It is known for its coal black beaches, like a necrosis on the arm of sunny California, where dewy sweeps of ashen fog bathe the spongy blanket of lichens that lay underfoot the giant Redwoods, the forest floor full of succulents and parched saps surviving by the wisps of inky mist, the trees growing in troughs in the shallows beneath the stony foothills; I remember the grim veils of water vapor and the eerie enormity of redwood was disorienting, and you were never anything more than lost in that place. It was a place of sobering beauty – so dismal, god-forgotten. Many a fearsome thing seek refuge in the underbelly of the woods, down along the ground where the insipid sashes of water vapor seethe above the muck and fodder all hours of day, havening the insects that bite and bother – all the wicked creatures of the soil – that feed, fester and writhe together in a marinade of dirt and darkness.
It is a place of stark, startling beauty, and the gravity and danger of it all only adds to its appeal. So we made our way to the abandoned National Park, left decades ago when man lost his battle against nature, and since then, the forest had employed its suckling vine and encroaching weeds, taking back the wooden structures and carefully cleared camping areas until a jungle was it once more. Now wild elk were sleeping near the visitor’s station, bedding in the overgrowth that obscured the small building. A family of eagles had made nests of the old wooden outhouses, as they sat partially overturned and engulfed in tangles of ivy, a wreath of feathers and twigs upon its weathered roof. Bears left ominous footprints in the wake of their walks through the park, and they had taken residence in the old campsite clearings furthest into the redwood forest. They could be seen early in the mornings, prowling pigeon-toed down the dawn-lit shoreline, overturning oyster shells and prying them open between their massive clawed paws. Of all the things that should have frightened me about this place, a tiny tick, so small it siphoned blood from me unnoticed, was the last thing troubling my mind, and of all the things that kept me at night awake, the eerie sounds of a night-fallen forest to which I warily listened from underneath the cover of my tent and sleeping bag, the tick that bit me while I feared a bear was fumbling around outside was something I had not yet even thought to fear. And then, then came the fevers.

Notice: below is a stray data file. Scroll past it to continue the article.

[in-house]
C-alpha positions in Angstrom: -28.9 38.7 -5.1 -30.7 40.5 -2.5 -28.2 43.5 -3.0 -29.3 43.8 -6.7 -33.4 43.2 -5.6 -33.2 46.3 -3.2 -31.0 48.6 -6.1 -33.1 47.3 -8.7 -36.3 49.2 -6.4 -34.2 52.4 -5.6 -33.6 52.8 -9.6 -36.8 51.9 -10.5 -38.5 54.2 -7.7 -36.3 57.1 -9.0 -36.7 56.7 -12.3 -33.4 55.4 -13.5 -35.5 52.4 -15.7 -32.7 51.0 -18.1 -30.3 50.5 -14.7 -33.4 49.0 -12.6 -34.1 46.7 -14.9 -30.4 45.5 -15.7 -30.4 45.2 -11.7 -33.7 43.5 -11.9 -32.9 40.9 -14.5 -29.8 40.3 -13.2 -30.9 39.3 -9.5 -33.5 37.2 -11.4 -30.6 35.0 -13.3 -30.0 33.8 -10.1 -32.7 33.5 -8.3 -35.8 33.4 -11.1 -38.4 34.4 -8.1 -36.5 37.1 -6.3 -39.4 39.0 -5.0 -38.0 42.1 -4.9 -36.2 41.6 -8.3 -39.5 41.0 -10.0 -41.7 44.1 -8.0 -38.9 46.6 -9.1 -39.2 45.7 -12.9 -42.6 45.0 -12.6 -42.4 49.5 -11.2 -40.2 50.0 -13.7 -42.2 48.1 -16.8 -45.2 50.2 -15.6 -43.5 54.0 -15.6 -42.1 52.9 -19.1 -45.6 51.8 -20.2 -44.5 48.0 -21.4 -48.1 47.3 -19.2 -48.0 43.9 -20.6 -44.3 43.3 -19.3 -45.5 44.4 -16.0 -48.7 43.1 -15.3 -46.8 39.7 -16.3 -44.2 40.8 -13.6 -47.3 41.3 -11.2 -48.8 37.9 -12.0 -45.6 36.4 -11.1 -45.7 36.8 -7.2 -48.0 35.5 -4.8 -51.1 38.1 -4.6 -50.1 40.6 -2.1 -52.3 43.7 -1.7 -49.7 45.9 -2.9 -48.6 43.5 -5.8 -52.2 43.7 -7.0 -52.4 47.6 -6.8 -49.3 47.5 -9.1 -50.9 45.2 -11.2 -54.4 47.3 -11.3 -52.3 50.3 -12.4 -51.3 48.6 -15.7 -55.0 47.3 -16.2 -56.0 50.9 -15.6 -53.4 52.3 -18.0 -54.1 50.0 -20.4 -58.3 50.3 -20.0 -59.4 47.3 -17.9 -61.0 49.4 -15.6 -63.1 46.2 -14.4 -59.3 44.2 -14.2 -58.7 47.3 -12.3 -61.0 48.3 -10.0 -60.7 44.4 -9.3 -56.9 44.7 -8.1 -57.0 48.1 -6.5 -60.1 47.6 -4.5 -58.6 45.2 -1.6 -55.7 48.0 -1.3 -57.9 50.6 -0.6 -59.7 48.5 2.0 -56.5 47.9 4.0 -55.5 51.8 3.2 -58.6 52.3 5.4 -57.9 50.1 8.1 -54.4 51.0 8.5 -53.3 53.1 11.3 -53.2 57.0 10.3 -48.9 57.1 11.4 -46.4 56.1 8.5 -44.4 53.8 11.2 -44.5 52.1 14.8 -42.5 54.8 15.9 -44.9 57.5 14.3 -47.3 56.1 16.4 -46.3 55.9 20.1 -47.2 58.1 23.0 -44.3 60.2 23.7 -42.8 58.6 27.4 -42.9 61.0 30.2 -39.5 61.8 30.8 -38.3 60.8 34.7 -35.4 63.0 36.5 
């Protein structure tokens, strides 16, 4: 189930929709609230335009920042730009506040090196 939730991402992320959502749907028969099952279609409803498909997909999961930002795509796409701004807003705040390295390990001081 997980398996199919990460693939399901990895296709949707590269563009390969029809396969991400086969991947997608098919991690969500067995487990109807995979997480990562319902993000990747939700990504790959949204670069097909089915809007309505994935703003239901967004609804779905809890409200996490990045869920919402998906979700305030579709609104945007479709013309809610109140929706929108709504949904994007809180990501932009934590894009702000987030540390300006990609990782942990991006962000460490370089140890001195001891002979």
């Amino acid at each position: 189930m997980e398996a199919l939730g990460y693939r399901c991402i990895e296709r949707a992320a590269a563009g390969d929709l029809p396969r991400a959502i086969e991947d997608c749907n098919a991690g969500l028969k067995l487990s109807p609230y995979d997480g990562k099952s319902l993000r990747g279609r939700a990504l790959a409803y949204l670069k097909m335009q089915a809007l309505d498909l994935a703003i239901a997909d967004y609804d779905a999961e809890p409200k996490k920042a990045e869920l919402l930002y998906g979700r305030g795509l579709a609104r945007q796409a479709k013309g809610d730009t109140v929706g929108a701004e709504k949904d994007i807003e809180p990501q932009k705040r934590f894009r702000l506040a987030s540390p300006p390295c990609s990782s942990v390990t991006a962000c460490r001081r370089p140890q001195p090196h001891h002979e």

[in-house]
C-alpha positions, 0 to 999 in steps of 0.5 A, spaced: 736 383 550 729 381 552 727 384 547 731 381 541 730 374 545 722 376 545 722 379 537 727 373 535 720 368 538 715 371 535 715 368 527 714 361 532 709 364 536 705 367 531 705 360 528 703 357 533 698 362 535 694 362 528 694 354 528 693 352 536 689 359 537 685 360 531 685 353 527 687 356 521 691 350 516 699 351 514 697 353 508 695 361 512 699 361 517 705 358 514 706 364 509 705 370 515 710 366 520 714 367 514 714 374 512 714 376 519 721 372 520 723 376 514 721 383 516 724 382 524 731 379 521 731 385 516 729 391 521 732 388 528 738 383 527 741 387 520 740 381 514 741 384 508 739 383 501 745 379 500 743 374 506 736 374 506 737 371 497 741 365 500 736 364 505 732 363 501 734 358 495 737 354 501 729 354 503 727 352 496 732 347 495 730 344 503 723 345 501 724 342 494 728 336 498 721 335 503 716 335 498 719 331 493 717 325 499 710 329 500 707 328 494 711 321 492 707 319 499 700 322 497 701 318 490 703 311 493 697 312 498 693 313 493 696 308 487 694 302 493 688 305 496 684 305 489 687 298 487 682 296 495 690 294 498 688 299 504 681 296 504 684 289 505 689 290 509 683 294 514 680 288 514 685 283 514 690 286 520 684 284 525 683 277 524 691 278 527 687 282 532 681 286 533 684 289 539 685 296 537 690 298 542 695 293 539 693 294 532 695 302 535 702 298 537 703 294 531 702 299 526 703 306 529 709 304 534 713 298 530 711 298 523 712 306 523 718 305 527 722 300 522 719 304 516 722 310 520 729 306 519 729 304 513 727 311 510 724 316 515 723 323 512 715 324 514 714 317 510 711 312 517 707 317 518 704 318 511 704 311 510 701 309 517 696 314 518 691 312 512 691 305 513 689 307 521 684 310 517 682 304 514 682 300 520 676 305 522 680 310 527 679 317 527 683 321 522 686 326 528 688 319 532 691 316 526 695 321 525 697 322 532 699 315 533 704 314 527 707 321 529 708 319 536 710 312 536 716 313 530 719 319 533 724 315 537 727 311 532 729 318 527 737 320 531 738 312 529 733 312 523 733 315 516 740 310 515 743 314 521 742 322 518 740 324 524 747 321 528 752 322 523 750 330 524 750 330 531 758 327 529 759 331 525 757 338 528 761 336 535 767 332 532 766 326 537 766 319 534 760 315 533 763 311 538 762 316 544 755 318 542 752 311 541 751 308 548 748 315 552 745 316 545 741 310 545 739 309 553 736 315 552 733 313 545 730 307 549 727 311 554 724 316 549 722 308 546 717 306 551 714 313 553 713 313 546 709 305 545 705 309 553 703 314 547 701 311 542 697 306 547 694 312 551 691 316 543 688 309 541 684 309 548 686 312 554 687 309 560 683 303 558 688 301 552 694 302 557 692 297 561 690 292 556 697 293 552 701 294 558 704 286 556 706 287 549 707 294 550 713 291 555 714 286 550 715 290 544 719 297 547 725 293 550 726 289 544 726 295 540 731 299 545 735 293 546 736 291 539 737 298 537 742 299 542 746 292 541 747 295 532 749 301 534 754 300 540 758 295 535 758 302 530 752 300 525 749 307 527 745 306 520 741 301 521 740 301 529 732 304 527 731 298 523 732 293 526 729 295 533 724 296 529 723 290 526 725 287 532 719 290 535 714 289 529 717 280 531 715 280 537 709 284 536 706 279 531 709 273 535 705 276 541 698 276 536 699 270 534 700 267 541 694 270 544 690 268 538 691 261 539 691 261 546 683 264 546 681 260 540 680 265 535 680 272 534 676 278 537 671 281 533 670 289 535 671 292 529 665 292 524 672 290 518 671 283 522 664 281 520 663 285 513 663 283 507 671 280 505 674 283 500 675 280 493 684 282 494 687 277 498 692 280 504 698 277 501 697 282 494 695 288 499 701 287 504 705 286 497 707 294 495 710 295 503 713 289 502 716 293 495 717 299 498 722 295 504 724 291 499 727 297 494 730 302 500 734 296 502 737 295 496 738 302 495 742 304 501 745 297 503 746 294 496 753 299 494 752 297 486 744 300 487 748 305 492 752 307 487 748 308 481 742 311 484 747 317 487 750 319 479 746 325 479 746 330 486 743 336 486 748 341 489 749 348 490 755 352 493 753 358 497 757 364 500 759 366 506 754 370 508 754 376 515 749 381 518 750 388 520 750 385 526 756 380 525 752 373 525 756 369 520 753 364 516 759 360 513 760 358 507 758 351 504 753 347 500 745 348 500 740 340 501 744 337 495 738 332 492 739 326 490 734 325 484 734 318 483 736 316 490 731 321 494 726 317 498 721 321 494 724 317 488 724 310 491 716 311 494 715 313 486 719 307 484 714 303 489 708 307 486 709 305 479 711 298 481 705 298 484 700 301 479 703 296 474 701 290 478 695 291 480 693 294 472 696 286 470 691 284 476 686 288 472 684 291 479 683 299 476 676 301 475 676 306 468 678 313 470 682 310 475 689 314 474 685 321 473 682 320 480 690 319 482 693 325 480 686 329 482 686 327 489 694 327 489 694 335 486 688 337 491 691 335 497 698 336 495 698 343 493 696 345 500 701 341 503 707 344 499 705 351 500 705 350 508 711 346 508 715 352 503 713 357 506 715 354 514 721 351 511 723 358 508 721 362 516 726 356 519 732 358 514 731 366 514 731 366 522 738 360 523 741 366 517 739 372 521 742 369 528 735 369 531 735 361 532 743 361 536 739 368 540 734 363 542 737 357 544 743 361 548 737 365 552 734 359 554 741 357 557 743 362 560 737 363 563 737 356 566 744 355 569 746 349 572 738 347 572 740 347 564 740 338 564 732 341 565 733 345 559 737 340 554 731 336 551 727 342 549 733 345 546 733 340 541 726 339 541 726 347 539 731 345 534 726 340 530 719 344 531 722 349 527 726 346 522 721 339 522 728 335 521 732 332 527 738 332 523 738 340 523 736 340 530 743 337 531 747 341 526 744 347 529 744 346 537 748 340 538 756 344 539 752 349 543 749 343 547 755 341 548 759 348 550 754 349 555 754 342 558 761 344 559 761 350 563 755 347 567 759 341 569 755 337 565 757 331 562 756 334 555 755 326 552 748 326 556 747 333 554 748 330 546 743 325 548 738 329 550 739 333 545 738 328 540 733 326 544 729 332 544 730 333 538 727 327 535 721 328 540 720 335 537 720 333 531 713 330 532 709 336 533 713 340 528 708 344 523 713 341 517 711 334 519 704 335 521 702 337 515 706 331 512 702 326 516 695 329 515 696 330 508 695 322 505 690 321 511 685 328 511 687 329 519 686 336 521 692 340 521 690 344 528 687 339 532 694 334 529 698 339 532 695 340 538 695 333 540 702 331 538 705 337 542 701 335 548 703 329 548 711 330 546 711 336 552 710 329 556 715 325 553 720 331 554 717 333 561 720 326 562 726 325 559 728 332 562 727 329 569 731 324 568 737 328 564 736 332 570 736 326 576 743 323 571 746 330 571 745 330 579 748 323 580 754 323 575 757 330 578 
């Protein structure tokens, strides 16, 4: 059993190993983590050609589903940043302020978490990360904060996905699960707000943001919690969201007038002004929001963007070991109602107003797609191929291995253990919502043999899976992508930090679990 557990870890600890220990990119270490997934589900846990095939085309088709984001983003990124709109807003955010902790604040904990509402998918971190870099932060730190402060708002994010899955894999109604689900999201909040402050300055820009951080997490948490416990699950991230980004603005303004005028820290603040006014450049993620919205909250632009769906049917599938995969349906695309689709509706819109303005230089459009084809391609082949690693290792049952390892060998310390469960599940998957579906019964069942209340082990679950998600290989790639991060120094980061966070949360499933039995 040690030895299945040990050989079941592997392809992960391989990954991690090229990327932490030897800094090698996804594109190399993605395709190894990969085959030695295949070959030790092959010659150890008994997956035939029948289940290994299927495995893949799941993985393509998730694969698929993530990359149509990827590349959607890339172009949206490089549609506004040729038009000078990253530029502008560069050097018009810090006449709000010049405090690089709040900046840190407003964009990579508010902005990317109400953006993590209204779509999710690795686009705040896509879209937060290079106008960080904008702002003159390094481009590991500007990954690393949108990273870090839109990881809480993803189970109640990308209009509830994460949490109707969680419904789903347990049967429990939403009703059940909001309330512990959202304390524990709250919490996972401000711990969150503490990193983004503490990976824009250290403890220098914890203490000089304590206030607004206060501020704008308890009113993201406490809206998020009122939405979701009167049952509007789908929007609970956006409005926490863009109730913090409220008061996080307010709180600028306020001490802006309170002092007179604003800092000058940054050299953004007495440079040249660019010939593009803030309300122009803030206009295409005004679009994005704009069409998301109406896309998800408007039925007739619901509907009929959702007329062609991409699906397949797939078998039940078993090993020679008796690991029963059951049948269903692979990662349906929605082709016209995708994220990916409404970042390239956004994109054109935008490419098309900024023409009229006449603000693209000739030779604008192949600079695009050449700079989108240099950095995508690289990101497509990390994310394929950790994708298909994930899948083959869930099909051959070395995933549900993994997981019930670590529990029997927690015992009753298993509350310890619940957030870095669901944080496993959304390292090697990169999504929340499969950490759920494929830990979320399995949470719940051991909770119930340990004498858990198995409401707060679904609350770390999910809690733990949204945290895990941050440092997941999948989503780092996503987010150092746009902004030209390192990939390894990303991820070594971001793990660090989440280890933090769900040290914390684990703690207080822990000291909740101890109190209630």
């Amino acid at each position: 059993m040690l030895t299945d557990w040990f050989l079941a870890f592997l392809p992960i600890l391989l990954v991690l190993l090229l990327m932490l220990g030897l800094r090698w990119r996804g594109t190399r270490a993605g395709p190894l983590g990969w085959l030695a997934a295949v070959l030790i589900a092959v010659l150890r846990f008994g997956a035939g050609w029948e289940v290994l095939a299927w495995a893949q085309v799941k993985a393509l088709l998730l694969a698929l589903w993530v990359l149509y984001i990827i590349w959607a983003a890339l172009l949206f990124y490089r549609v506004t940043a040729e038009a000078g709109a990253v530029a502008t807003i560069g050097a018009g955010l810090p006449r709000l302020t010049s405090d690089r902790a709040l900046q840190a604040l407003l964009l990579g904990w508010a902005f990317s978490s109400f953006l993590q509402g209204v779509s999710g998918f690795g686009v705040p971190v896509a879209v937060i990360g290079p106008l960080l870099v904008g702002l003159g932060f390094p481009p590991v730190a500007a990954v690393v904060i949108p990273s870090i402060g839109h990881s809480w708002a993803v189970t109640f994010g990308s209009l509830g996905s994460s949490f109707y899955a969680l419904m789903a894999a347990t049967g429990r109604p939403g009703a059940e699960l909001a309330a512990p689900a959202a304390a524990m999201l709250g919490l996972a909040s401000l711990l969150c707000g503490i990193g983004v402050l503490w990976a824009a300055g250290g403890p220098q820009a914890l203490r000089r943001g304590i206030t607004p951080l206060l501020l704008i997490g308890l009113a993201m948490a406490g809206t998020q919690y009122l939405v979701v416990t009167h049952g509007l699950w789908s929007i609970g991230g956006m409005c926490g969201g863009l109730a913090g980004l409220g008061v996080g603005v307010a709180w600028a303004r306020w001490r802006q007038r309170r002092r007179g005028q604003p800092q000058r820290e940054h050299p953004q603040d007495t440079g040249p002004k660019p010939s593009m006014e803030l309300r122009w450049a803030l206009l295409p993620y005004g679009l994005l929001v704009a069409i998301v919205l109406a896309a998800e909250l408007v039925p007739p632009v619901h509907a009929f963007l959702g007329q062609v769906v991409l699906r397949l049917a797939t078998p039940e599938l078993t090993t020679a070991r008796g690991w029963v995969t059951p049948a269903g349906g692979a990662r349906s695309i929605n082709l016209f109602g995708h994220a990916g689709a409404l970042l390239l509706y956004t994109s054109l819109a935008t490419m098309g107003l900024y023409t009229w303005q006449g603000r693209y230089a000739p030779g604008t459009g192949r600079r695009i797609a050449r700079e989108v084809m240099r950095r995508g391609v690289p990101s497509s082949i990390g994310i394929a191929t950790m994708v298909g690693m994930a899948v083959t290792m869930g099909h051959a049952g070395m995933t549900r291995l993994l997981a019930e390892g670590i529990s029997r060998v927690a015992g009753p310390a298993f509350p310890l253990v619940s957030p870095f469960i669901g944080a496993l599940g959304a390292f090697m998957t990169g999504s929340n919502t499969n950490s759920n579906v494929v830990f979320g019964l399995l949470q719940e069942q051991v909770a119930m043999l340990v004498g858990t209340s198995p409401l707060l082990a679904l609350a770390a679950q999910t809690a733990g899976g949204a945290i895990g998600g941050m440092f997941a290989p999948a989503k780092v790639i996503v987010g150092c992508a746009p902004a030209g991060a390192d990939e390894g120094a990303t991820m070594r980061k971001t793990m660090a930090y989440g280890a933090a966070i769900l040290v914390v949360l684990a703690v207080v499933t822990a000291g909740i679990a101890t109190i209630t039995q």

I know what to do when life gives you lemons, but what of when it gives you Lyme’s? No saccharine concoction can be made of such an affliction. The cursed coast had spoken, and it would beshrew me with a most foul condemnation, a disease that would ravage my body for years to come. First to afflict me were lengths of feverish unrest, then the wicked slumber that silences the sick with the convulsionary tremors and delusional comatose that keeps them bed-confined, speaking in the nonsense tongue of someone lucid in a death-deep sleep, then becoming wakeful and arrested with pain for days, tossing in fits between cold sweats and blanched heat. My skin adopted a grayish veil – an anemic pallor that betrays one’s illness even when they attempt to appear well and composed. Soon my flesh would ulcer and rot, like the blight that eats at Burdock leaves. Fettered wounds would weep with milky necrosis, and always there lingered that sickly-sweet odor – the smell of death three-days-in. I know this smell well, as when I detect it around my apartment, I know a mouse has died beneath the floorboards, and from the strangely sugar-scented stench of fetid, putrid flesh, I know it’s been about three days deceased. The leprosy of unctuous ulcerations spotted me with a repulsive rash that stank of sweet death, a smell somewhat like a melon over-ripened, combined with the subtle nuances of fecund decomposition and rotting sludge runoff from wet garbage. At first the illness left doctors befuddled, as the red heat that circled the wound were hidden on the base of my skull, under the tumbling tresses that fall around my neck. By the time my affliction was given name, and the villains who had sequestered my flesh for their own had been made known, the spiracle bacteria had already entombed themselves in my nerve cells, fortified in the one structure immunity and antibiotic alike feared to attack. When, like a leper, my flesh wilted and hung from my weary bones, like a wet rain coat absently tossed lazily over a coat rack, when there was nothing left of my skin on which spirochete could feast, it settled in my brain – my precious mind, above all which I prized. Wandering around the City, new to me, and ever more alien given my state, I was perpetually lost and forgetting, never recalling or absorbing what information might come by way of map or memory. What classroom had I been going to all semester long? What was the room number, again? What road was I to turn on? What subway line was I to take? What route had I taken yesterday, and so many days there before? I couldn’t remember. I could never remember.